Lilliana Ramos Collado

Felix González-Torres, Untitled [Billboard of an Empty Bed] 1991.
“Roaming Eyes: The Freedom to See”
THURSDAY, MARCH 28, 2019 @ 4:30 PM
Elvehjem L140
“Between Earth and Skin:
Works by Arnaldo Roche, Dhara Rivera, Jeannette Betancourt, and Ramon Rivera Beltran”
THURSDAY, MARCH 28, 2019 @ 12:00 PM
Room 212 of the Institute for Research in the Humanities, Located in the University Club.


Events made possible thanks to the financial support of the Anonymous Fund and LACIS. We are also grateful for the support of the Departments of Art, Art History and Spanish and Portuguese.

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“Roaming Eyes: The Freedom to See”

There is a tendency in visual culture theory to still abide – probably inadvertently – by Marshall McLuhan’s eventful phrase (1962, 1967) “The medium is the message,” later rephrased as “The medium is the massage,” which proposes that the medium itself will distort “reality” by composing and displaying images meant to force biased contents onto the viewer. I will challenge this persistent idea of a passive viewer by exploring how landscapes and cityscapes – where the subject’s changing position and point of view create an equally changing scene – may lead the viewer to restate meaning and form beyond the visual, thus defying deliberate contents, unleashing the freedom to see in a more complex sensory context, and redefining their visual culture. When discussing the landscape experience, I will focus on anthropologist David Le Breton’s Éloge de la marche (2000) and Tacita Dean’s Place (2005); and, for the cityscape experience, artist Félix González-Torres Untitled [The empty bed] (1991) billboards posted on several Manhattan buildings, and Michel de Certeau’s 1995 essay Practices of Space.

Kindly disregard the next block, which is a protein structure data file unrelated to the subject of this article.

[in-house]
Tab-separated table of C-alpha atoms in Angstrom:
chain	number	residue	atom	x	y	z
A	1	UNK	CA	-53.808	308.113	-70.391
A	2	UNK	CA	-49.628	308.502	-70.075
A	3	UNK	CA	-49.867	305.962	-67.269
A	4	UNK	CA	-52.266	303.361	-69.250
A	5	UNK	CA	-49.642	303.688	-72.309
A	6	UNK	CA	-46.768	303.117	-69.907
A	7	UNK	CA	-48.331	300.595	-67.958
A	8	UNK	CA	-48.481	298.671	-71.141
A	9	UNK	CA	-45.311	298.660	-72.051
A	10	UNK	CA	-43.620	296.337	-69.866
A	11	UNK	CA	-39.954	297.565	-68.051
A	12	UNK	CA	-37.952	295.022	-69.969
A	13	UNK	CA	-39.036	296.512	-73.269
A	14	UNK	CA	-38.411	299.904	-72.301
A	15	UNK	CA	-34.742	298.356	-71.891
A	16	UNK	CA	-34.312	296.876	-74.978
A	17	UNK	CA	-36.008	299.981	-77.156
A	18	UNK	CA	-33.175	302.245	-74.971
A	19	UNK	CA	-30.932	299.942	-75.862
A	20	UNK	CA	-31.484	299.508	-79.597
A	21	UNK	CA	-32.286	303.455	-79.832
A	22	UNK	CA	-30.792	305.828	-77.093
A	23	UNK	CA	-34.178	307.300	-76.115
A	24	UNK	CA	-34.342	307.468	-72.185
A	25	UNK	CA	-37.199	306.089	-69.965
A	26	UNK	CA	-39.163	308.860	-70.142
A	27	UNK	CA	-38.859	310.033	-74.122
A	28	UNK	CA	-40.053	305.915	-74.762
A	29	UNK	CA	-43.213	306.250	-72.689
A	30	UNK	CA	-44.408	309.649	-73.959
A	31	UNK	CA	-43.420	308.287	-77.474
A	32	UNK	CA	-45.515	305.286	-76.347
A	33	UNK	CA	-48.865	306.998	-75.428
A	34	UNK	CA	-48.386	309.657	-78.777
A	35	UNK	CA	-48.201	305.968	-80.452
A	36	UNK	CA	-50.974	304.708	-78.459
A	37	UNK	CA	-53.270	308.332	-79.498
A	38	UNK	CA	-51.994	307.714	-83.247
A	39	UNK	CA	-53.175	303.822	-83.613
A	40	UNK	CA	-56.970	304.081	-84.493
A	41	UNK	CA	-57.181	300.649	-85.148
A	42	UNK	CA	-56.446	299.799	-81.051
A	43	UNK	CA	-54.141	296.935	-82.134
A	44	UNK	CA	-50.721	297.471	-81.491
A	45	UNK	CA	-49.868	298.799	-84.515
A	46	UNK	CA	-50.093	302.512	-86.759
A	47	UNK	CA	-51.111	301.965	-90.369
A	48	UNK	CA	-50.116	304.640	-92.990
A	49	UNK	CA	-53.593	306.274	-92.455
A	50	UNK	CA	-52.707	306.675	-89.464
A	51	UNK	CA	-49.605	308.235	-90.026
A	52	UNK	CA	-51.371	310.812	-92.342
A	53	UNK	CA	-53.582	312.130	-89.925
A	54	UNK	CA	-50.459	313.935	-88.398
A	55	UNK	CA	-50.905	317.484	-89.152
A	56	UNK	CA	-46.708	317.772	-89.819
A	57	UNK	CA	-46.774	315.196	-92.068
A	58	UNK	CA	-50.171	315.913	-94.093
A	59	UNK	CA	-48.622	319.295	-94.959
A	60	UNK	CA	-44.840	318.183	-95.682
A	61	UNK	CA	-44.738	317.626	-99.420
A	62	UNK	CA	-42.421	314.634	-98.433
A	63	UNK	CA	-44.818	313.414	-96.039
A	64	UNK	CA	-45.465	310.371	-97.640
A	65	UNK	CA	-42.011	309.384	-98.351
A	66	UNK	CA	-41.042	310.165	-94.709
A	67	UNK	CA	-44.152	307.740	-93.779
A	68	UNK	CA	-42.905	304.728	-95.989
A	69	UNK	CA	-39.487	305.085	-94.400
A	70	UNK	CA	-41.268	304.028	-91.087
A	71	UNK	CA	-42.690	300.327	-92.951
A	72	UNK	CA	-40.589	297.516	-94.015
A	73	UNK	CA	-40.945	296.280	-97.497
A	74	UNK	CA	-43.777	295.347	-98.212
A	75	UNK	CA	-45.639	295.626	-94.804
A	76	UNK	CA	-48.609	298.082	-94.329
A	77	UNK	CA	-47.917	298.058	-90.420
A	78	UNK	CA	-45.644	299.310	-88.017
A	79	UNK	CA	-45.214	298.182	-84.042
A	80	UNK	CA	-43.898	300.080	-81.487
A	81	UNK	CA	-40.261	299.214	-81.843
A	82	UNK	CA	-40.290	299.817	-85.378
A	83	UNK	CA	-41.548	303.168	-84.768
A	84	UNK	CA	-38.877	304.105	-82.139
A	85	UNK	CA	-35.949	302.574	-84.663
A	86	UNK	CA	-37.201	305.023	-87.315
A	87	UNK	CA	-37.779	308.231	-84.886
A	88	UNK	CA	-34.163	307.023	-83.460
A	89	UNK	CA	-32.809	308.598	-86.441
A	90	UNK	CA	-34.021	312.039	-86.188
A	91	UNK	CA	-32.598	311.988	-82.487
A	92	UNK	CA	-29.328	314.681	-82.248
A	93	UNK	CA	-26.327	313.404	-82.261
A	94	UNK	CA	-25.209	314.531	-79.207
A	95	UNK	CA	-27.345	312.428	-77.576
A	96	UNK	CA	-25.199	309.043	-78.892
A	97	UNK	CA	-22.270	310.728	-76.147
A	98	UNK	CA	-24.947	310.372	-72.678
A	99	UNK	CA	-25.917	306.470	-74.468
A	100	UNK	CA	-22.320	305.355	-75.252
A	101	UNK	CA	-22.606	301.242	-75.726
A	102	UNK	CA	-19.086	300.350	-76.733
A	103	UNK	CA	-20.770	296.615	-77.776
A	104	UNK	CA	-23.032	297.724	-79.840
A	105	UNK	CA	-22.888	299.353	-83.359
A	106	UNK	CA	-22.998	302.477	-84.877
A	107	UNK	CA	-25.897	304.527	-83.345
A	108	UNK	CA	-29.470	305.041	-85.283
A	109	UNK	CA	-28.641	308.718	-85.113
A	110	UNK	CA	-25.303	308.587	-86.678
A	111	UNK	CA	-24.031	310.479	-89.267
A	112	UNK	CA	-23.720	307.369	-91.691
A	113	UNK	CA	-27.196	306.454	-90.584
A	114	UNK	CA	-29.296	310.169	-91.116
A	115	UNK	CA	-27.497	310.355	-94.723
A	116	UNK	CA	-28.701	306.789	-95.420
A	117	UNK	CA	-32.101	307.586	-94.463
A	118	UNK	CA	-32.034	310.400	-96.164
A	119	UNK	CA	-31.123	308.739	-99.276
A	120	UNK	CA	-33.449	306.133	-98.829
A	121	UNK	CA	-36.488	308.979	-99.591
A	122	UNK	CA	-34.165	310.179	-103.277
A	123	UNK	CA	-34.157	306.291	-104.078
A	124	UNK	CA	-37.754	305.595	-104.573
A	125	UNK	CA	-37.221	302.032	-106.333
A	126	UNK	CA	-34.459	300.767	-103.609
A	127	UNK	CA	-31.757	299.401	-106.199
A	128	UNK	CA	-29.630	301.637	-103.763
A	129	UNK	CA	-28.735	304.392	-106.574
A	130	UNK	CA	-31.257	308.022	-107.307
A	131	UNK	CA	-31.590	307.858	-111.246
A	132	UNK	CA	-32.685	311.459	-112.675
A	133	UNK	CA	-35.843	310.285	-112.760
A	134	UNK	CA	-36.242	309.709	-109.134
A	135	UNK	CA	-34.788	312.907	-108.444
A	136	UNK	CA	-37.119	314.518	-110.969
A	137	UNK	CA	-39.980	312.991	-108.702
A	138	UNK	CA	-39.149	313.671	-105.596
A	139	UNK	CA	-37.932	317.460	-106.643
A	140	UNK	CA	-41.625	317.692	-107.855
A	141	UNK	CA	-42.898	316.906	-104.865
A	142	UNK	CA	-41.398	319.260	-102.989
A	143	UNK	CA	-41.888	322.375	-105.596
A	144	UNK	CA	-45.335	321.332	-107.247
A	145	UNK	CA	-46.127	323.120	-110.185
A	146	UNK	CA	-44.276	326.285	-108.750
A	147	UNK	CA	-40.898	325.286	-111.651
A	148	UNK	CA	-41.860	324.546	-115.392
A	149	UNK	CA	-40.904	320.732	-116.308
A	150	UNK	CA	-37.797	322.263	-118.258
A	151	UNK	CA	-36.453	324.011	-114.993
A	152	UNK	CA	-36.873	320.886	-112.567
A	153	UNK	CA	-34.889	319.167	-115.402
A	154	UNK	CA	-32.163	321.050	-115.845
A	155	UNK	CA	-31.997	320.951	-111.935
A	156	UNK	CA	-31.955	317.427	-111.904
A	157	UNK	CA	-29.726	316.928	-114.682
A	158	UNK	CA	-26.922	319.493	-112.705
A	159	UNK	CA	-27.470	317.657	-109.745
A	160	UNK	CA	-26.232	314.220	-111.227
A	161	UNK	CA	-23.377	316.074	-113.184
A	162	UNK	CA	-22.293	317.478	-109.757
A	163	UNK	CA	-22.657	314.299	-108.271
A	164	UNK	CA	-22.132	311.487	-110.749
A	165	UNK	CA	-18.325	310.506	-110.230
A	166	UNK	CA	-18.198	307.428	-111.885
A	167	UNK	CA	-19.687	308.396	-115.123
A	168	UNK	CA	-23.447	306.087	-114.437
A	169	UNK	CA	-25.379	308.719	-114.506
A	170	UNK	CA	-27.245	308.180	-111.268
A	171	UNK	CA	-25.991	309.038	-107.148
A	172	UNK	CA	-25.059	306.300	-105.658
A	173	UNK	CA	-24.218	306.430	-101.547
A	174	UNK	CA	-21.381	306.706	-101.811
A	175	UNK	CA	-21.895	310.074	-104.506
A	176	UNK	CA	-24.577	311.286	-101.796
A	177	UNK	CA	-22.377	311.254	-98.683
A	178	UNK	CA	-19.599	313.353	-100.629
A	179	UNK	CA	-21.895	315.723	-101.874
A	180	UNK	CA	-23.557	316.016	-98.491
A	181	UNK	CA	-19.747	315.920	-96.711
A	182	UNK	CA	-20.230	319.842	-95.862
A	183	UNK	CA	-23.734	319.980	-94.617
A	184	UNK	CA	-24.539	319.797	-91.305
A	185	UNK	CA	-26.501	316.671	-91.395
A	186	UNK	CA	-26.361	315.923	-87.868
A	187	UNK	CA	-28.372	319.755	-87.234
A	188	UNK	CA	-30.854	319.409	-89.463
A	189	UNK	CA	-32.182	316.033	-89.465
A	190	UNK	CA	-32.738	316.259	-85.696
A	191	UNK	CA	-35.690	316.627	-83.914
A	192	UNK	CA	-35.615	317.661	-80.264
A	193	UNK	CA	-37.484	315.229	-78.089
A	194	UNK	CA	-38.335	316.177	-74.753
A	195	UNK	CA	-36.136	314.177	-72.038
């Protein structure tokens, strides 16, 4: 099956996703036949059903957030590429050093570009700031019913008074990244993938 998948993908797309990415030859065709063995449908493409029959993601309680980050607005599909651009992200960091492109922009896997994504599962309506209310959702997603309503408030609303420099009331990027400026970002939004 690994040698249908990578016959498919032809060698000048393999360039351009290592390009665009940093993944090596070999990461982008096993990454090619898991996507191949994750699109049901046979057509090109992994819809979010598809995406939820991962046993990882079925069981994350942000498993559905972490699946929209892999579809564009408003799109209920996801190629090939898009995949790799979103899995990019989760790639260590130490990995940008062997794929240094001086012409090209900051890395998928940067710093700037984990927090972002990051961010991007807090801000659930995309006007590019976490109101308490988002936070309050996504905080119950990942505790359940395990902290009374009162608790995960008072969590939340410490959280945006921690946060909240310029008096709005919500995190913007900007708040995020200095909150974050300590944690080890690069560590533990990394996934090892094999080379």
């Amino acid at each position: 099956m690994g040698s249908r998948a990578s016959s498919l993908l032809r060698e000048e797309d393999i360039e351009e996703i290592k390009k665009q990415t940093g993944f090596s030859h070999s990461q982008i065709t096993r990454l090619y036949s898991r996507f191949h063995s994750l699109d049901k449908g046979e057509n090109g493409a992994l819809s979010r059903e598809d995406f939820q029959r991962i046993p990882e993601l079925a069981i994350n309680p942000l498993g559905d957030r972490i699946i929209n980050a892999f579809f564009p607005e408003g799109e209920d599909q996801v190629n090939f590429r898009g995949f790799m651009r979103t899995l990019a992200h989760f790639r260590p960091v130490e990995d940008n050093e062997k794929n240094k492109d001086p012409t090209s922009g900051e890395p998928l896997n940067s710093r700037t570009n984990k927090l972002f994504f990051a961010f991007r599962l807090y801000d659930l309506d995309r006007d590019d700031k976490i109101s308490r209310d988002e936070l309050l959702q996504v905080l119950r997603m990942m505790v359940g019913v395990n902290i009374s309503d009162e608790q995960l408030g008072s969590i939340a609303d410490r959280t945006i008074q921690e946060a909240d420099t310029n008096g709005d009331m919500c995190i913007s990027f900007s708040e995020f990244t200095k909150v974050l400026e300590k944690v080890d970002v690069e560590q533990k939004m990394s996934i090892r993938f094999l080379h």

“Between Earth and Skin:
Works by Arnaldo Roche, Dhara Rivera, Jeannette Betancourt, and Ramon Rivera Beltran”

A Workshop by Lilliana Ramos Collado, PhD
School of Architecture, University of Puerto Rico

This workshop is designed as a presentation and conversation about contemporary Puerto Rican art, with special attention devoted to the creation and installation processes.

Puerto Rican Arts has become the rage. In the last 5 years, many of our artists have been featured in solo and group shows in New York City, Chicago, Miami, Los Angeles, Las Palmas (Canary Islands), Mexico City, Havana, London, Berlin, Milan, Madrid, Montreal and Sao Paulo, among other venues. The main reason for this sudden applause is the great diversity of subject matter, materials, approaches, object theory, social commitment, and siting; and the way they transform tradition into something completely wayward and unexpected. From a renewed interest in land art, to the making of gigantic grattages and frottages; from allegorical art to down-to-earth political commentary, our artists are taking art by storm. The painter Arnaldo Roche has taken the self-portrait to a new level. Land artist Dhara Rivera has renewed that concept in a lyrical vein. Jeannette Betancourt has focused on the plight of Puerto Ricans subjected to a monstrous fiscal debt forced upon us but never audited. Ramón Rivera Beltrán is retelling our history as something no longer written in stone… but in brittle concrete. Humor and sadness, anger and beauty are shared by these four artists.

Come and share with us a great conversation about contemporary Puerto Rican art!


Dr. Lilliana Ramos Collado teaches architecture theory/history at the University of Puerto Rico in Río Piedras. She has published three poetry books, Útimos poemas de la rosa(Erizo Editorial, 2013) being the latest, and several books on art theory, history and criticism, the latest being Puerto Rico: Gateway to Landscape (2014). Ramos has published widely on art, literature, architecture and heritage in scholarly and non-scholarly journals and magazines, was Puerto Rico Museum of Contemporary Art head curator, and also Executive Director of the Institute of Puerto Rican Culture, a position equivalent to Minister of Culture. Her latest book on architecture and heritage, La patria en ruinas: siete visitas a la catástrofe, is due next May.